I don't buy the Ireland-is-out-of a recession talk

One or two of the more optimistic economists here have started to predict that Ireland will emerge from recession later this year or early next year. That view is founded mainly on the fact that some of the world's major economies have already edged out of recession and started to grow a little again, and that world trade will pick up a little in the coming year as a result.

As an open economy heavily dependent on exports, we will benefit from this upturn and Ireland will come out of recession. That's the theory, anyway.

Much as I would like to, though, I'm not buying it myself. I don't think we're going to see much, if any, growth in the Irish economy this year or next year, and we'll be lucky to see it in the year after that.

What will happen, I think, is that we will just about come out of recession, or in other words our economy will stop shrinking. But instead of showing much growth it will flatline, bumping along the bottom for a few years. And that's going to be bad news for all those out of work here and for school and college leavers over the next few years.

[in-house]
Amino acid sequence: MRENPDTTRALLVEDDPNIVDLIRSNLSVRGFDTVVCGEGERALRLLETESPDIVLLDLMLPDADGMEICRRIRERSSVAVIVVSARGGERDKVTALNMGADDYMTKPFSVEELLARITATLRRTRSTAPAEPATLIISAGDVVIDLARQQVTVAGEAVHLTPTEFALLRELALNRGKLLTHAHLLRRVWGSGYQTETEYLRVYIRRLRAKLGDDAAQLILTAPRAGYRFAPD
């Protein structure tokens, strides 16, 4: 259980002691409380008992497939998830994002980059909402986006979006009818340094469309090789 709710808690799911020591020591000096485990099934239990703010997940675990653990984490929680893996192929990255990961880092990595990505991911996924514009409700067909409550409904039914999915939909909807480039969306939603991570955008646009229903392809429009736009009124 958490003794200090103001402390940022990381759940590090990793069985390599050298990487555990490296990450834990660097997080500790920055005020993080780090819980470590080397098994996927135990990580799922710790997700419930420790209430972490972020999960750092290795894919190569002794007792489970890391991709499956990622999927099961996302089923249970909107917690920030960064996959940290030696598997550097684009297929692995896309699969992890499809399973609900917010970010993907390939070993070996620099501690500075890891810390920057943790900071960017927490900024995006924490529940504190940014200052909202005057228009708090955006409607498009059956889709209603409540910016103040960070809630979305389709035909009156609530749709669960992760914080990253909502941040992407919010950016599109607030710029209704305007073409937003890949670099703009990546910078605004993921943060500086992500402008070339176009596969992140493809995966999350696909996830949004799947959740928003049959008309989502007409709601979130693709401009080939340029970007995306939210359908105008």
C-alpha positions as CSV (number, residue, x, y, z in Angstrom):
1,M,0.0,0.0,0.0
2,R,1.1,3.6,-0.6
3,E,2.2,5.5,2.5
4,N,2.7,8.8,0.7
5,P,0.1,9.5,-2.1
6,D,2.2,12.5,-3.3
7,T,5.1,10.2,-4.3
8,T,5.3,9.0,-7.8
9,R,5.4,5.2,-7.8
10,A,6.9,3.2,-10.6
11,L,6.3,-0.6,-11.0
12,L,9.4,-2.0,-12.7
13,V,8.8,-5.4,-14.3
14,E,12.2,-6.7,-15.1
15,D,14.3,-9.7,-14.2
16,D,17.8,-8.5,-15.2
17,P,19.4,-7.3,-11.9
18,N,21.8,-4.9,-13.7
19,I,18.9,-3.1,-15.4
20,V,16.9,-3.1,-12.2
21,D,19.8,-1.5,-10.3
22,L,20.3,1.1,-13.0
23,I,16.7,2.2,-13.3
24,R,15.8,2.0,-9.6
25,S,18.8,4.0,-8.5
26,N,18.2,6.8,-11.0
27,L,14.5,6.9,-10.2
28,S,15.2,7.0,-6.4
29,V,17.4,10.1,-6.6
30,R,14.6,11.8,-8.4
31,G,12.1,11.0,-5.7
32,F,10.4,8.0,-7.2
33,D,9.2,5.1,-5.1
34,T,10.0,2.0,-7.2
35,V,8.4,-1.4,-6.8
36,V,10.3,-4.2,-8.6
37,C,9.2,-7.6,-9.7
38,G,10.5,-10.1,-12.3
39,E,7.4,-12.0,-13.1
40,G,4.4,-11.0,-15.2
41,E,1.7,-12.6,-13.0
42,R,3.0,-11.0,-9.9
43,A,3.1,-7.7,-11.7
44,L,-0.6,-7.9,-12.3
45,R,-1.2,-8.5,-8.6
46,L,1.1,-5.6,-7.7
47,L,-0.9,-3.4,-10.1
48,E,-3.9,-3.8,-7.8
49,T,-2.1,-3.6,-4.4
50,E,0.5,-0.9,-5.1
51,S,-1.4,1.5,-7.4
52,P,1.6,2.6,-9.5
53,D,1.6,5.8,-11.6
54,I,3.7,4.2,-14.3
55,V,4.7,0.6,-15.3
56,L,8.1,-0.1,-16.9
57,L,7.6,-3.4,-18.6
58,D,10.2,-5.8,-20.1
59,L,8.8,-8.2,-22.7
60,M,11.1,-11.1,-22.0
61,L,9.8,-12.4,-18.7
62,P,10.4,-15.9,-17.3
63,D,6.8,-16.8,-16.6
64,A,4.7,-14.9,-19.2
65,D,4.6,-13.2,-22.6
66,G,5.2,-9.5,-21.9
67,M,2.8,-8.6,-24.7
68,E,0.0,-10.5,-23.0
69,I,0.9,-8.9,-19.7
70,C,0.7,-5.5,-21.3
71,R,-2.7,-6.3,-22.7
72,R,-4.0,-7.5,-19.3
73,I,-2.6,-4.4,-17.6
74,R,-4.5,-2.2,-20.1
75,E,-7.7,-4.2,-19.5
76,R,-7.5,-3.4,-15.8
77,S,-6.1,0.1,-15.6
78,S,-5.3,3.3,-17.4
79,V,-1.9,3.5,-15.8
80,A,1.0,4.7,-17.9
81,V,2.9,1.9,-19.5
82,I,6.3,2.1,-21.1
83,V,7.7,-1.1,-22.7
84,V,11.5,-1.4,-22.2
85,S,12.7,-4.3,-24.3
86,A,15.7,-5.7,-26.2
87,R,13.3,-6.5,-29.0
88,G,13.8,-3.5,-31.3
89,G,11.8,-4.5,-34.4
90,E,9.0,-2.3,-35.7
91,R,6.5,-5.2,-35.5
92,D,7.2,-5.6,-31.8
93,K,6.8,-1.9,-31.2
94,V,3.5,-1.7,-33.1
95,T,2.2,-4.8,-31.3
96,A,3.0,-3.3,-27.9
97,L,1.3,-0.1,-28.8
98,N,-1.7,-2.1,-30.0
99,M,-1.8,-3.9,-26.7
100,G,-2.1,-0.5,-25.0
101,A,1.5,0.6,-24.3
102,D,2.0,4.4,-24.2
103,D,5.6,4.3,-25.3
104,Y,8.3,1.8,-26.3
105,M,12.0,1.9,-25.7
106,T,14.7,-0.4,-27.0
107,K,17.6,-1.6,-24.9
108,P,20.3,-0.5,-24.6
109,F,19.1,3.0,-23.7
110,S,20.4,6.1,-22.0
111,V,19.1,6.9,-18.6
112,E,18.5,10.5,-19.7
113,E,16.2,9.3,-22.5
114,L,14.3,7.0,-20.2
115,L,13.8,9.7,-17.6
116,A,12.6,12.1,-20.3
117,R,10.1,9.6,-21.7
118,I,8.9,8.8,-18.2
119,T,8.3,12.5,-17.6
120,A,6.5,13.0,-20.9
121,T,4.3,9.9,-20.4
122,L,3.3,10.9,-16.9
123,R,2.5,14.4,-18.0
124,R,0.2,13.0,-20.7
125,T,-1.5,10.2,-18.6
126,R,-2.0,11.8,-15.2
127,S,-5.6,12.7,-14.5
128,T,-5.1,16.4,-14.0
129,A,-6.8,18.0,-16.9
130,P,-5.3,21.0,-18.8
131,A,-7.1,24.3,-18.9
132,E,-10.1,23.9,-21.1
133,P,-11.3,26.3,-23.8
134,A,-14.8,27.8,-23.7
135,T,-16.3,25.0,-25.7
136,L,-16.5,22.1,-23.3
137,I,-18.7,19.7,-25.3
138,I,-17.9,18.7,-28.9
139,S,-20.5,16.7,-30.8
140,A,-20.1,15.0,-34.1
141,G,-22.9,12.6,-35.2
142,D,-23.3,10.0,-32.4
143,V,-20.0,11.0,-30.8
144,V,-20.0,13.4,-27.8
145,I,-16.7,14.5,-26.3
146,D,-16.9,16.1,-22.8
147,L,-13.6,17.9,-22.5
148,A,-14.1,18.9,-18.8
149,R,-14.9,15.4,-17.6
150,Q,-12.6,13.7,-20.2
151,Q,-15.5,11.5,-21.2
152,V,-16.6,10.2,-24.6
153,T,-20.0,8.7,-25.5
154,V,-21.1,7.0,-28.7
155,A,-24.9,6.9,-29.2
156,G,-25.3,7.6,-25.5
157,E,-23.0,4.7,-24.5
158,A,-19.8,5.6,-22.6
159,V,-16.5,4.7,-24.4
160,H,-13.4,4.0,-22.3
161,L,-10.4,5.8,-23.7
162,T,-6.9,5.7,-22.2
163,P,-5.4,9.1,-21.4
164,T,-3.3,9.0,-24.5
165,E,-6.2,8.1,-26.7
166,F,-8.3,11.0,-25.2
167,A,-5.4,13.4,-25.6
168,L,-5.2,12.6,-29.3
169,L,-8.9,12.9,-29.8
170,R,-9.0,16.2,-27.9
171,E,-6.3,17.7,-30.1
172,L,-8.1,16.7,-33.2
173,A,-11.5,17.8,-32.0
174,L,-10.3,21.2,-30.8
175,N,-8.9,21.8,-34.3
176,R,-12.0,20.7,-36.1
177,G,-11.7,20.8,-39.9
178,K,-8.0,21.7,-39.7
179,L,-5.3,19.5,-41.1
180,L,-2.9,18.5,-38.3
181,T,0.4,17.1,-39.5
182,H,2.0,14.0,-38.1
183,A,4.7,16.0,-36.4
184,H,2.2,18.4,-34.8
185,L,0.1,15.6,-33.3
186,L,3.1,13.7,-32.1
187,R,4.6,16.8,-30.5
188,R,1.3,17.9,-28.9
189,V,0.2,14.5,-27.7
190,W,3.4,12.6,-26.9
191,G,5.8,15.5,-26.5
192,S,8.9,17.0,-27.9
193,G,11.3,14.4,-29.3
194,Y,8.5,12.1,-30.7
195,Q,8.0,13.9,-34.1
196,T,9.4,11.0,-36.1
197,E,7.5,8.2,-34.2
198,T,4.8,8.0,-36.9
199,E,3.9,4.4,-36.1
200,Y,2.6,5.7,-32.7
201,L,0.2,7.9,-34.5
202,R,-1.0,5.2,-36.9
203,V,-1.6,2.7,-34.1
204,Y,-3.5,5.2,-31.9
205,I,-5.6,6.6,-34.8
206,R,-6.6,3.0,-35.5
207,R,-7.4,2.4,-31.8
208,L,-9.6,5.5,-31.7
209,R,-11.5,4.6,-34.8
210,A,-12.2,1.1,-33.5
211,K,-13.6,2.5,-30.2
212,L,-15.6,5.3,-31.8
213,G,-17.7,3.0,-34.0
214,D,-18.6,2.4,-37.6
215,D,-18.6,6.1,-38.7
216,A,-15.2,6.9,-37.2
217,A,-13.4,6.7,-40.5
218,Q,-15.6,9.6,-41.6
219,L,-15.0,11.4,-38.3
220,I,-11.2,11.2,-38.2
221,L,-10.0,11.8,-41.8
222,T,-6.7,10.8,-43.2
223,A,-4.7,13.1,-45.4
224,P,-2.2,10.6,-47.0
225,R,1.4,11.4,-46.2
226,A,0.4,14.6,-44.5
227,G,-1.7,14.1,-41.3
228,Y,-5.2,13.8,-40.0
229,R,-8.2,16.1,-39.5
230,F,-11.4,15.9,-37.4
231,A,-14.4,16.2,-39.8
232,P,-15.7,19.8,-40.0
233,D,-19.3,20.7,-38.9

That's the reality. But it's a reality that a lot of people here just don't get.

They see a few headlines predicting that the recession is over and they think that we're just magically going to go back to the way things used to be here. I've got news for them -- we're never going back to the way it used to be in the Celtic Tiger years.

Towards the end of the Tiger years our growth was mostly driven by the construction sector, and our manufacturing sector had already started its sharp decline. We've had our property bubble and we're not going to have another, at least not for a very long time.

So if we are to recover the strong economic growth that made us well off, in the future it will have to come from the rest of the economy, from manufacturing and services. For that to work we have got to restore our international competitiveness; in other words, to start producing a whole lot more for a whole lot less. And what that really means is that we will have to work harder and longer for less money.